http://channelawesome.com/the-trial-of-the-incredible-hulk-a-review/

      Let’s hope the ‘Series of Unfortunate Events’ series turns out well.

    • Sorry IffySAM, I’m afraid your guess was wrong. I read books fairly recently so I could do the episode so I don’t think nostalgia can be blamed for this film’s disfavour.

  7. A series adaptation probably would work a lot better than a movie series.

  8. I read (and loved) the books first. And I still love the movie as its own thing. It doesn’t deserve the hate it gets imho.

  9. Also Dom, in the future, could you do (or at least consider) doing the Discworld miniseries? There’s five out there (Soul Music, Wyrd Sisters, Hogfather, The Color of Magic, Going Postal), so there’s got to be a lot of material.

  10. I found that i could enjoy this movie if I could just forget that the books existed for a few hours.

  11. I found there was one major problem with the movie that you didnt point out. Claus didnt have glasses! if they ever made a sequel, how would they do book 4 without his glasses? that was a very important plot point in that book

  12. The littlest ElfWAS in the books just in later books. Dose anyone else remember that besides me?

  13. A TV SERIES?! I’M EXCITED NOW! 😀
    btw, did you know that Tim Burton was originally attached with directing this movie?

  14. You think adapting three books into a single movie is bad, you should check out the movie “Alatriste” (or even better, avoid it like the plague) – FIVE books along with stuff from books in the series not yet written crammed into a single film.

  15. Aw, I LOVED A Series of Unfortunate Events as a kid. That was childhood. I read every single book and I even had the journal and the “autobiography”. I thought that the movie was meh. That Frankenstein face was scary as heck. Hey, I didn’t pick up the pedo vibe when I was a kid. Although, I don’t even think if I knew about pedos as a kid, just like murderers and stuff.

  16. “Personal beliefs notwithstanding.”

    In other words, Dom’s referring to the fact that Jim Carrey is a rabid anti-vaxxer. Lost all respect for him on my part because of that.

  17. They should get Alan Rickman to play Count Olaf in the Netflix series

  18. I actually liked this movie more, because they did away with the 3-act-structure of the books.

  19. As a fan of this series, I absolutely hated this film. Violet is my favourite of the three orphans, and her role was reduced, and almost all of her great moments were outright removed. Oh, you forgot to mention that Klaus doesn’t wear glasses in the film, despite wearing them in the book, and them being an important plot point in the fourth book. That’s just another way the film producers did their best to ensure they couldn’t have a sequel. I was really pissed off, because I was absolutely enchanted by the books thoughout my teen years, and the movie was just awful.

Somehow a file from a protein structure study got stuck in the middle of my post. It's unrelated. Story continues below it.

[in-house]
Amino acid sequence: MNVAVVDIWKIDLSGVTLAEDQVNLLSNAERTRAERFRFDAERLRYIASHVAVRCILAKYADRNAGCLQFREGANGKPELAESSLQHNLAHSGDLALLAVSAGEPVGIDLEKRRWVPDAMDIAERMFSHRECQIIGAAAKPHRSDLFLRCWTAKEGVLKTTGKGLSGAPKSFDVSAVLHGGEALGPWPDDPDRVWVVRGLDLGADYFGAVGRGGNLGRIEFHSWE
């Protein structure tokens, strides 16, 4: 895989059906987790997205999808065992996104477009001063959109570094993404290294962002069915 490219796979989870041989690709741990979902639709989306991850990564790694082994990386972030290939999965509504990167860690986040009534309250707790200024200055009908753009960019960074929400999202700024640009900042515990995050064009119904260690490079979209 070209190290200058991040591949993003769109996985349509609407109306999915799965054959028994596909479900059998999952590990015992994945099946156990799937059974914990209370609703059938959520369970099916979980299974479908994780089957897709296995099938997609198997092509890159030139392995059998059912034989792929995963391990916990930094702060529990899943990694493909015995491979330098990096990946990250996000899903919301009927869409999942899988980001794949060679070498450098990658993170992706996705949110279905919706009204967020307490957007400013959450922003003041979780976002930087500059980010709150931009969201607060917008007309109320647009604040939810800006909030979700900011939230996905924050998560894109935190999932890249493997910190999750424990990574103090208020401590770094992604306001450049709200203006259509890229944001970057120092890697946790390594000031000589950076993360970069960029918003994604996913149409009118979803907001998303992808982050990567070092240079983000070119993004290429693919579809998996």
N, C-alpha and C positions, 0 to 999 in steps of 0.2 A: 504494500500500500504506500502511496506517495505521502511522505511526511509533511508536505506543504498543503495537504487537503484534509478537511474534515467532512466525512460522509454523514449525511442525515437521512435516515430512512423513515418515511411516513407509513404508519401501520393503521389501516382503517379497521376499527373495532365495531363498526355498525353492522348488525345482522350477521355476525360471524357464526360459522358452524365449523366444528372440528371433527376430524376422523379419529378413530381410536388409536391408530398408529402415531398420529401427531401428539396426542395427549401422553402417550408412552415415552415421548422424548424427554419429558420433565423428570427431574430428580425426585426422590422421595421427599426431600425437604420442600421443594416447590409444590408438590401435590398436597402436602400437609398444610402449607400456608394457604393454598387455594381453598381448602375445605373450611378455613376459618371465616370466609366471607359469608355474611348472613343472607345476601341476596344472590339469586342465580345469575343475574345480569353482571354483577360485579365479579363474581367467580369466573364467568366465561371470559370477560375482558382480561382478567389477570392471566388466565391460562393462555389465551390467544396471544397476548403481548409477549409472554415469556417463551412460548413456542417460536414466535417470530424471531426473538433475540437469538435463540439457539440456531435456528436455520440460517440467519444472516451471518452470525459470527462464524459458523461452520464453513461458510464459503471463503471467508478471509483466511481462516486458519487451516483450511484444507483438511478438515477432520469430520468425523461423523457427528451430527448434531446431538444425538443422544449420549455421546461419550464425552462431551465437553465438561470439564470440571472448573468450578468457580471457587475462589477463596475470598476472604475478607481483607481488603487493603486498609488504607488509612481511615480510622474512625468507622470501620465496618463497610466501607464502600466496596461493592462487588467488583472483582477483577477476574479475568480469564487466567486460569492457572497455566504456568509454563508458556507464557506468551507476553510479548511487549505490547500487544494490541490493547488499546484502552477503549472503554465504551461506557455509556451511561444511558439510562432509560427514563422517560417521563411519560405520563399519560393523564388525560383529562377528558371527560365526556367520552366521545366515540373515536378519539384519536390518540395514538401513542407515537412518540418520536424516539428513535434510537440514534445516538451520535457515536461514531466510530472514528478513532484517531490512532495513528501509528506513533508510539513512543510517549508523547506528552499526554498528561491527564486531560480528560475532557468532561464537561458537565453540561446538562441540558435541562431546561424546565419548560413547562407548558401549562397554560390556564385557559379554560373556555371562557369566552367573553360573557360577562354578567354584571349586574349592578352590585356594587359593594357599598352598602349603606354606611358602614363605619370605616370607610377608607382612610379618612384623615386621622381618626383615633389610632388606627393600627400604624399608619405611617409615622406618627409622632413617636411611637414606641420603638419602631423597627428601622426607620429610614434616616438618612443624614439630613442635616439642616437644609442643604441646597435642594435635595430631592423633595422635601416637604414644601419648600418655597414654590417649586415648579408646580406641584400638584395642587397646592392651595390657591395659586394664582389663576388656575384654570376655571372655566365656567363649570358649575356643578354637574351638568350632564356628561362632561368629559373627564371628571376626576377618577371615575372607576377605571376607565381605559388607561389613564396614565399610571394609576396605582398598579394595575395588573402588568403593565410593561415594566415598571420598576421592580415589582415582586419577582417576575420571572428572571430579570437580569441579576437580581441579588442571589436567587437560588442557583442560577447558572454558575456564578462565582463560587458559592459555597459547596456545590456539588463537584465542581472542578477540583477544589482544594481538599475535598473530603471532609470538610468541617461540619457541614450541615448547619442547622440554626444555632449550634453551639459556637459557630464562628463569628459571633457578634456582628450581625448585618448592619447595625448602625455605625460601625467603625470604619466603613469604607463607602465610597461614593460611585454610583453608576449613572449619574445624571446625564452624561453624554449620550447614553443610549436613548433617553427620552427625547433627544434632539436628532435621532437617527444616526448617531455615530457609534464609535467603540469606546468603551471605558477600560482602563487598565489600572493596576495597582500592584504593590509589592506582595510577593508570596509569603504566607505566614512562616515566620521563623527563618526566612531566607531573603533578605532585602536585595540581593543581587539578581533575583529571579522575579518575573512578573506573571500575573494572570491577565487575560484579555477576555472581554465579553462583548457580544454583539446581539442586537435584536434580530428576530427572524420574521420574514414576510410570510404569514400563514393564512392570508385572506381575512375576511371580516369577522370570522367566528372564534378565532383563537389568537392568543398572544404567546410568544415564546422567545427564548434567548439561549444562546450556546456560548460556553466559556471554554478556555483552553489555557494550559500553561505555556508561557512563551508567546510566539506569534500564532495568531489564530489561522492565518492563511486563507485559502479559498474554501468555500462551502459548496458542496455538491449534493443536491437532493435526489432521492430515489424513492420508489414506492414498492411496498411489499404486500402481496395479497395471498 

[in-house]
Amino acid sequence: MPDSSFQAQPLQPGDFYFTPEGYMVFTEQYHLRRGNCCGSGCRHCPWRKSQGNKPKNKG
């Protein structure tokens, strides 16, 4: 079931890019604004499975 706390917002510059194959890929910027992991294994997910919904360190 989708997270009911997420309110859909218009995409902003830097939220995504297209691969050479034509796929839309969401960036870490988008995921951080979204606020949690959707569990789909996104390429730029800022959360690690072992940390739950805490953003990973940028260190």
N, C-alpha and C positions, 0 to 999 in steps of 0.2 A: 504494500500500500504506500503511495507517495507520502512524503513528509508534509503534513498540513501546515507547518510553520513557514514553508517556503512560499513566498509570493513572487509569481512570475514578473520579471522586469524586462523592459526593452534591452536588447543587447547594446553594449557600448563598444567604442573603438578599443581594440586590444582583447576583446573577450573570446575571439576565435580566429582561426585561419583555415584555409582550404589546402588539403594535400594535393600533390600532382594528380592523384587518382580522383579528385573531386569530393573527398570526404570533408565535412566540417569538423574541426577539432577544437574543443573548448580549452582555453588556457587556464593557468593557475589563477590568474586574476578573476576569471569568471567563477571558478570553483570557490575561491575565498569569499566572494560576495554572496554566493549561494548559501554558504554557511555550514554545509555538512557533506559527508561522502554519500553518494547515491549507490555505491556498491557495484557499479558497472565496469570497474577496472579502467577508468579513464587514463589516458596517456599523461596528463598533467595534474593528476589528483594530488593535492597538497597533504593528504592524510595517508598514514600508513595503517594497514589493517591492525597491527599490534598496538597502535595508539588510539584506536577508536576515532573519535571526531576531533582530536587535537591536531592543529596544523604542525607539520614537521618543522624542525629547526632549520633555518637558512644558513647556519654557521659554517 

I was a fan pretty much from The Bad Beginning on, but I do admit to liking the series more from the 6th book on. I actually kind of pictured Nicole Kidman playing Esme Squalor, but even though she was a brilliant Mrs. Coulter in The Golden Compass despite not looking like the character in the book, even she couldn’t save that film, and I doubt she could save what would have inevitably been an even worse sequel to an already horrendous film. Seriously, the only saving grace of the A Series of Unfortunate Events film, if you could even call it that, is that it looked like a masterpiece next to the video game, which was misogynistic and contained such stupidity as Violet giving stupid names with alliteration to her inventions. Seriously, if you ever do video game adaptations, that’s a pile of goat feces worth looking into. I suppose it does have some standout gameplay moments, but that doesn’t stop it from being an abomination that needs to be taken out back and shot.

    I never knew a Netflix series was in the works. I’m kind of stoked now.

  20. I actually REALLY liked that initial part of the skit where the Dom is going through the different recent movie clips. It wasn’t completely random, I loved how each of the clips lead into each other like a logical progressing timeline.

  21. OMG, the beginning of the review had me laughing out loud the whole way. I love all the little skits of the Dom appearing in several different movies and being such a silly, lovable nerd.

    About A Series of Unfortunate Events… eh. I read up to the fifth book, but honestly the relentless depressing tone really didn’t sit well with me and I eventually dropped it. I was in middle school when the film came out and so was the perfect age for it, back when the book series was at the height of its popularity, my childhood was just close enough behind that I’d recently read a few books, and was about the same age as the actors who played the siblings.

    I’m surprised, Dom, that you didn’t mention how the rather optimistic ending to the film clashes with the outright depressing tone and endings of every book. When the film first came one, one of the main criticisms from everyone I knew who’d seen it was that it ended on a positive note when the whole point of “A Series of Unfortunate Events” is that bad things CONSTANTLY happen to these good kids, and that every ending is a sad one in open defiance with the “poor unfortunate orphans overcome adversity and have a happy ending” storytelling convention. (Which is exactly why I stopped reading it, but there you go.)

    Oh well. Like you said, what the film does right, it does right. What it doesn’t do very well, it doesn’t do very well. It’s an average adaptation, which in its own way is even more frustrating than a bad one because you can see just how close they were, and how they could have made it if they had just done a few things different.

    Well, no sequels meant no incentive to keep reading the books, so I’m happy about that. Hope the Netflix series is good, but I won’t be watching it. (Terrible things happen to too many good kids in real life, I don’t want to read about it in escapist fiction.)